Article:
How to Rehabilitate Your Soil After a Flood

When soils, especially heavier loams or clays, are sitting in water for too long, there are a number of very bad things that happen: loss of aeration, breakdown of soil structure, compaction, loss of beneficial soil microbes, and/or root rot or other diseases. Whether you are growing grass, garden plants, trees, or farm crops, it is vital to rehabilitate the soil if you want healthy plant growth in the future. The first step in rehabilitating is to bring oxygen into the soil and to regenerate the beneficial soil microbial life.

Soil Basics

Topsoil is a wonderfully structured growing medium for plants. It is something that is created by nature out of rock, over eons. This is done mostly through the interaction of beneficial micro-life acting on very small pieces of sand, silt, or clay (which is microscopic in size). The living organisms group mineral particles into tiny micro-aggregates. These are held together by both organic substances and the attractive forces of charged clay particles. Inside and in between these aggregates is space for air, water, microbes, and fine roots.

An ideal topsoil would contain 25% air space, 25% water, 45% minerals, and 5% organic matter, including living organisms. The amount of air space in the soil is critical because most of the bio-life in the soil depends on air for survival. Plant roots need air as well.

The soil structure, or matrix, once formed is fairly stable, especially if it is high in organic matter–you might liken the structure to a dampened sponge. It holds water but there is plenty of pore space for air.  But under a microscope it looks more like the image below.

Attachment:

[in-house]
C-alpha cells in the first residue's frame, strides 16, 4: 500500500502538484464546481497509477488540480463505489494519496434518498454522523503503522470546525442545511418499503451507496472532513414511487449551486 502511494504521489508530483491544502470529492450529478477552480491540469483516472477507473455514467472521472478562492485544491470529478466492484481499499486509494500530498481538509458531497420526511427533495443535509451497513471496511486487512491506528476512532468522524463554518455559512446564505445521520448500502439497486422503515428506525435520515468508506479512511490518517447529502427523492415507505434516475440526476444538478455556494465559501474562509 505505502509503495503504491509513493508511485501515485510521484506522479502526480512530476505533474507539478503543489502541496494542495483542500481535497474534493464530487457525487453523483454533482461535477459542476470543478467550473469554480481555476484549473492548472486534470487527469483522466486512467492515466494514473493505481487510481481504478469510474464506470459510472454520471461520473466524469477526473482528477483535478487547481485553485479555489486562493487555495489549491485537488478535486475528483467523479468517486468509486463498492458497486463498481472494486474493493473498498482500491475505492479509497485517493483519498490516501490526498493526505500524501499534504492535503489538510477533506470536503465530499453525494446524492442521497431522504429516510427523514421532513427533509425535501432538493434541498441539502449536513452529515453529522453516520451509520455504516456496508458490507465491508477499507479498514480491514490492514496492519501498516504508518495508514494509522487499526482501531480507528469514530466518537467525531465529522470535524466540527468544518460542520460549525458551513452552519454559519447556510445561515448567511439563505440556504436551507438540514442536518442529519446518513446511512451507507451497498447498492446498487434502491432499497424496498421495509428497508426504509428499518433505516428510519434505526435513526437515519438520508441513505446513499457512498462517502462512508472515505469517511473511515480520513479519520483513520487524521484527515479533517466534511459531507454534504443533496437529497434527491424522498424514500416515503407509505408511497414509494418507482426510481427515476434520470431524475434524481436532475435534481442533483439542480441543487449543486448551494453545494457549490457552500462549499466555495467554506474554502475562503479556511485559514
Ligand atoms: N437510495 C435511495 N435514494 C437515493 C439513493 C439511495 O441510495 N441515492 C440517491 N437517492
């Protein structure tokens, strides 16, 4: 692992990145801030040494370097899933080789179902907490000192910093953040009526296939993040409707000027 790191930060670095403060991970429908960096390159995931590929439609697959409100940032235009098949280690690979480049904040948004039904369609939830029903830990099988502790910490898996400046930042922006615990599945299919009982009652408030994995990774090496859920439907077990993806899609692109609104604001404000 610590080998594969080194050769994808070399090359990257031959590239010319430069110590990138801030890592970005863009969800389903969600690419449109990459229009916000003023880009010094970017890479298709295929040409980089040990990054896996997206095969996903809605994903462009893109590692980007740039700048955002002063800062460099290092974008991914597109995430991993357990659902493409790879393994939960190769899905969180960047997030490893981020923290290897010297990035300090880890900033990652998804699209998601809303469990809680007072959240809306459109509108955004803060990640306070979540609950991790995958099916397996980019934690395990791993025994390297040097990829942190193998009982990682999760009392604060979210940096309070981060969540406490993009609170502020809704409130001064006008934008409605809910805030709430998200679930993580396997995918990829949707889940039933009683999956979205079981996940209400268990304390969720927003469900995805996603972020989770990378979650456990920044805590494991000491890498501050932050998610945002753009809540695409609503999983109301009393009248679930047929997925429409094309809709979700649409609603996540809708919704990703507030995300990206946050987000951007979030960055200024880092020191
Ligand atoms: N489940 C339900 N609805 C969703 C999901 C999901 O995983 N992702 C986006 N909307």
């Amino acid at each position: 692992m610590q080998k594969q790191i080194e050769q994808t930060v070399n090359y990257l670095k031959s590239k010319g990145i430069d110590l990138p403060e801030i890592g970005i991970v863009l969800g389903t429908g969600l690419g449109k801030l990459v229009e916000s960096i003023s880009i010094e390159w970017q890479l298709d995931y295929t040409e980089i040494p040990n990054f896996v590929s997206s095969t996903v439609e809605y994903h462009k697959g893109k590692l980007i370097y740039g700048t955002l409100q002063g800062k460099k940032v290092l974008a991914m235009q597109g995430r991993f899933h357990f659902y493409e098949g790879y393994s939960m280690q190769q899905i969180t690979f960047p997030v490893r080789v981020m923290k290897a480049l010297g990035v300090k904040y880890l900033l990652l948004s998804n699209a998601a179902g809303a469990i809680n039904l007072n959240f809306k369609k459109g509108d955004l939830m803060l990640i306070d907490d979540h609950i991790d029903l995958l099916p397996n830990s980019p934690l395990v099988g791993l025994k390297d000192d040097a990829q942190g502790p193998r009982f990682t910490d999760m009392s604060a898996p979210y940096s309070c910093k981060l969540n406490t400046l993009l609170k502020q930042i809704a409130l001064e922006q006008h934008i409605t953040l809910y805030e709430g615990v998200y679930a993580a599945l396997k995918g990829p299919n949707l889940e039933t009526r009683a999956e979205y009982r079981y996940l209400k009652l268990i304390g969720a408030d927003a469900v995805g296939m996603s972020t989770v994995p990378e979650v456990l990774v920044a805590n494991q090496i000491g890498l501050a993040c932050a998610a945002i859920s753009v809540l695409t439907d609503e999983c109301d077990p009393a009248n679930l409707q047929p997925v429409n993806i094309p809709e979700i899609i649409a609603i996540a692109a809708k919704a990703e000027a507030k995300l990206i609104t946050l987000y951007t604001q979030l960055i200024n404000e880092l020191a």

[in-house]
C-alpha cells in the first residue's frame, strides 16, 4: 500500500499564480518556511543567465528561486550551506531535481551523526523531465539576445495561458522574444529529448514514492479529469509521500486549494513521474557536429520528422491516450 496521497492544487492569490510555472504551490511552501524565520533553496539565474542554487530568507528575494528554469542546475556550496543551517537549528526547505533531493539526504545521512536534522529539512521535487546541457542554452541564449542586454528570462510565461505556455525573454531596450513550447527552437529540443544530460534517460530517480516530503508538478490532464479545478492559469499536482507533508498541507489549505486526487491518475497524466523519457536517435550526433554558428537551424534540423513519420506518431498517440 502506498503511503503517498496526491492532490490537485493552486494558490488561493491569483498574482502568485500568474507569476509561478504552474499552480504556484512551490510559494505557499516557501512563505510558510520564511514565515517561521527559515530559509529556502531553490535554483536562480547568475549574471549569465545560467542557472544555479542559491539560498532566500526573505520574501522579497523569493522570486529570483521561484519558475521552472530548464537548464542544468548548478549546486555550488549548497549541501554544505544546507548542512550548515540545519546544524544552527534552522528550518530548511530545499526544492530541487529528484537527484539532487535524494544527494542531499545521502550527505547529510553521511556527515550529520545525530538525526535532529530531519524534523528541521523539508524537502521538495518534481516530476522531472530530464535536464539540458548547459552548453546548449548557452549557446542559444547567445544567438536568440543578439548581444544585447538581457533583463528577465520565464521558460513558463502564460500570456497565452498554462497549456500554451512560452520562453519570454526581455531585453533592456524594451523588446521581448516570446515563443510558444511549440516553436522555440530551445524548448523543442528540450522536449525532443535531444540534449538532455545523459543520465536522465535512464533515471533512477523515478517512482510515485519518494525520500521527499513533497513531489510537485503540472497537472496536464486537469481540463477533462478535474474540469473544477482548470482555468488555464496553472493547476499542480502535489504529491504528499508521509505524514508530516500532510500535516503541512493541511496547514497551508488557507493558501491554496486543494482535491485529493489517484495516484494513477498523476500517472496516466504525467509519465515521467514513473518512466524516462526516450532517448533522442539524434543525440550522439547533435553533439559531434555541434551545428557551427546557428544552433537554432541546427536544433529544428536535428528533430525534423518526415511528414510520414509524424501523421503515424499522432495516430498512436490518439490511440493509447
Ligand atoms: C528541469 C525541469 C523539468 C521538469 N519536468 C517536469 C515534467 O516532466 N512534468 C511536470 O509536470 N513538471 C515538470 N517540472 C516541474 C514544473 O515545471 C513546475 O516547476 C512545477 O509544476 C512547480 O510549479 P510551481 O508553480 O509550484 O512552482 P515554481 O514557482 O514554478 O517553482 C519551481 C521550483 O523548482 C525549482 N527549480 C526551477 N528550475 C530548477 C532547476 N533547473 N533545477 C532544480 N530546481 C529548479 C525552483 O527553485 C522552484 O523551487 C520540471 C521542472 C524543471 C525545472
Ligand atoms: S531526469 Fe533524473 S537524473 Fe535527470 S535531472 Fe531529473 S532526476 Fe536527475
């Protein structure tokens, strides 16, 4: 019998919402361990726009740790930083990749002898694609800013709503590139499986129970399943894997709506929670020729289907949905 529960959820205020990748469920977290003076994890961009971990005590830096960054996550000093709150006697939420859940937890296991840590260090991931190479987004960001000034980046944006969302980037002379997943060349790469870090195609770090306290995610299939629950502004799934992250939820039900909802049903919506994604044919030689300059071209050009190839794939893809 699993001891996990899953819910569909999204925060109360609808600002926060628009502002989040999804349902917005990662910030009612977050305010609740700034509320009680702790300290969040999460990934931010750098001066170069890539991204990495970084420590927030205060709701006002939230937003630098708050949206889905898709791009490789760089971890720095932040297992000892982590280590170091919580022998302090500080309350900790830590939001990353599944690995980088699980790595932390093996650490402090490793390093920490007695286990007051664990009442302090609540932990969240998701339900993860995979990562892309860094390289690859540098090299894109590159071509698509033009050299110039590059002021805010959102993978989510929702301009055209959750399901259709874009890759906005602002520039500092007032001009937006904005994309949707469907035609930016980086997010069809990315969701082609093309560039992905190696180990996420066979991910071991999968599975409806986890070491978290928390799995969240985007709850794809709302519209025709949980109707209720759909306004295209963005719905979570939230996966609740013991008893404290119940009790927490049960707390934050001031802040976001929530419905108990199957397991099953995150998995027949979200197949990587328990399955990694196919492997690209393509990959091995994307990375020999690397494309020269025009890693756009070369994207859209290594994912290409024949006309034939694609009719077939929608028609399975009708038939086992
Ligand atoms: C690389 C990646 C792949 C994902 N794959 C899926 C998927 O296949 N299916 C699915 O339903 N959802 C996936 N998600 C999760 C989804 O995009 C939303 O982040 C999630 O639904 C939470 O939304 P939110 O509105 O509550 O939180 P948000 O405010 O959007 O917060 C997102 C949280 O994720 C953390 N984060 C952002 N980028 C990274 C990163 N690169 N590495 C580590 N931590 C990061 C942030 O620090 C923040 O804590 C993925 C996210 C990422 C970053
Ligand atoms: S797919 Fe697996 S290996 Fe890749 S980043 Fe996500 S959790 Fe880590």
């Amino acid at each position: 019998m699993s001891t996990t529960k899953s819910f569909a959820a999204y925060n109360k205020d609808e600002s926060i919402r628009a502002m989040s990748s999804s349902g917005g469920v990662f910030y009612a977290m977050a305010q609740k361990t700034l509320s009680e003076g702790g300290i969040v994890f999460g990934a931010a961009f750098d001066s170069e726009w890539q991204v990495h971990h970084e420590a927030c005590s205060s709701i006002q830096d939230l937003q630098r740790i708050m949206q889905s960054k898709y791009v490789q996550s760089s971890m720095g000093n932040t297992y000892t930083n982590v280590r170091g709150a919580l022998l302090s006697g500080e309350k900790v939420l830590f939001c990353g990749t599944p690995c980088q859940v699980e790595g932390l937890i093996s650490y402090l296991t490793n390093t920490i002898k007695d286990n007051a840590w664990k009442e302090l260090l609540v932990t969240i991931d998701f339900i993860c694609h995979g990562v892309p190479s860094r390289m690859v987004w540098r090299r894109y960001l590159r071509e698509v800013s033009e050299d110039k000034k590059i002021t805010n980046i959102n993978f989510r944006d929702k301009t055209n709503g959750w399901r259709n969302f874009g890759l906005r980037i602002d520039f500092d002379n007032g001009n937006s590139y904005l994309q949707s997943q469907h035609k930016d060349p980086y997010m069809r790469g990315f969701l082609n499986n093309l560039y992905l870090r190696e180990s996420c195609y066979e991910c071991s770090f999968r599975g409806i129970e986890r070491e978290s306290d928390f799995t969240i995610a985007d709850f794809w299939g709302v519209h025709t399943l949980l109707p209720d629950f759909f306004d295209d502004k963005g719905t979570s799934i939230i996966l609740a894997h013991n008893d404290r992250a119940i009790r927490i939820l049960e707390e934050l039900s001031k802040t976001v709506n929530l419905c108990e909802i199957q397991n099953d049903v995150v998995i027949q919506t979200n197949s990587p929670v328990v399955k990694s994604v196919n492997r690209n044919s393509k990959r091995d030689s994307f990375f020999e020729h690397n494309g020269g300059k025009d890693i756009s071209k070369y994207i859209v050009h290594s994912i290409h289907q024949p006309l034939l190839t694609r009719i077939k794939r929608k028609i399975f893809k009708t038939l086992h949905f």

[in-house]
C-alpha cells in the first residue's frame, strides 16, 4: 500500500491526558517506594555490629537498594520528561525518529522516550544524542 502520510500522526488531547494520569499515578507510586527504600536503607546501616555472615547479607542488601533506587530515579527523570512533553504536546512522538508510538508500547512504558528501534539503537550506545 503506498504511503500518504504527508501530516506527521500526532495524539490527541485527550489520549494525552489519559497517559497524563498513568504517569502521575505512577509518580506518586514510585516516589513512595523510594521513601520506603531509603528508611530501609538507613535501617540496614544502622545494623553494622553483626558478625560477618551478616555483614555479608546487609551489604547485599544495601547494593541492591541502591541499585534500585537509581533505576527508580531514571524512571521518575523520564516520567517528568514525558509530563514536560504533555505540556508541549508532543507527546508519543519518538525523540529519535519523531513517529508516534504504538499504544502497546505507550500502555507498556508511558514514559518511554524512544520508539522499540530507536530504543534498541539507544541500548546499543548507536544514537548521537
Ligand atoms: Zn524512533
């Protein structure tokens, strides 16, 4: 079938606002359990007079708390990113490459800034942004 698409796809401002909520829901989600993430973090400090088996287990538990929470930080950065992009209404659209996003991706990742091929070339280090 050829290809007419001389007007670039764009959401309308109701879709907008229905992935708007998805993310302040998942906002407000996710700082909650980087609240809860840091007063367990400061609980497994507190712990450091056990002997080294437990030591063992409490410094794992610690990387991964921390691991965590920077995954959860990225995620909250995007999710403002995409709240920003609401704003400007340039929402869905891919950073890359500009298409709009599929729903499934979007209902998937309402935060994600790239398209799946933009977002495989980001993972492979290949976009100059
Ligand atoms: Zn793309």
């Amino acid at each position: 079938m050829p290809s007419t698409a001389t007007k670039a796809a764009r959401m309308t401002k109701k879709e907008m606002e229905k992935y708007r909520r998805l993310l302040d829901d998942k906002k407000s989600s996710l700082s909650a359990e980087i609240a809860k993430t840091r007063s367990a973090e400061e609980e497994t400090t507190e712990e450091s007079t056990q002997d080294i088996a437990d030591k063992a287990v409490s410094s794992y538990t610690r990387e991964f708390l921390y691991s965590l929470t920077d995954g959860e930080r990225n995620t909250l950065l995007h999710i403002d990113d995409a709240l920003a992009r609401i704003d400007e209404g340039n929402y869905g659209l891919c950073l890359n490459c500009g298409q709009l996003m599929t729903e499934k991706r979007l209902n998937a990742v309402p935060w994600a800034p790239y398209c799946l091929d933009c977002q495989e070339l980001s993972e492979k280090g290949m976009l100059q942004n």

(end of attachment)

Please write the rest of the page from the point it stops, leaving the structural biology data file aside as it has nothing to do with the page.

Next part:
When soils are submerged in water for too long the oxygen is pushed out of the soil, which leads to root rot and the death of beneficial soil microbes and plant life. Additionally, the excess water degrades and breaks down the soil aggregates, releasing clay into the open areas, collapsing the structure and ruining the aeration. (Imagine a cathedral collapsing into a pile of dust and stones and you get a good picture of what it’s like.)

As this broken-down soil dries out, it tightens up into more of a heavy, claylike soil that is tightly bonded due to microscopic clay particles holding on to each other.

The Solution

The only way to rehabilitate soil that has lost its structure, aeration, and bio-matter due to flooding or water-logging is to break up the clay bonds and reintroduce air into the soil, in order to help roots to breathe and to regenerate the bio-matter that is capable of rebuilding soil structure.  The simplest way to do this is by applying a soil penetrant that can work into the clay, one that can also break some of the clay bonds and release oxygen throughout the root zone and below. Our product of choice is Aerify PLUS.  It not only provides liquid aeration to damaged soil, but it also puts readily available organic matter (humic acid and kelp/seaweed) that acts as bio-stimulants to plants and soil microbes, while also providing food for beneficial soil restructuring microbes.

If your lawn or garden has suffered from flooding or being water-logged, be sure to use Aerify PLUS today to get your soil back in shape!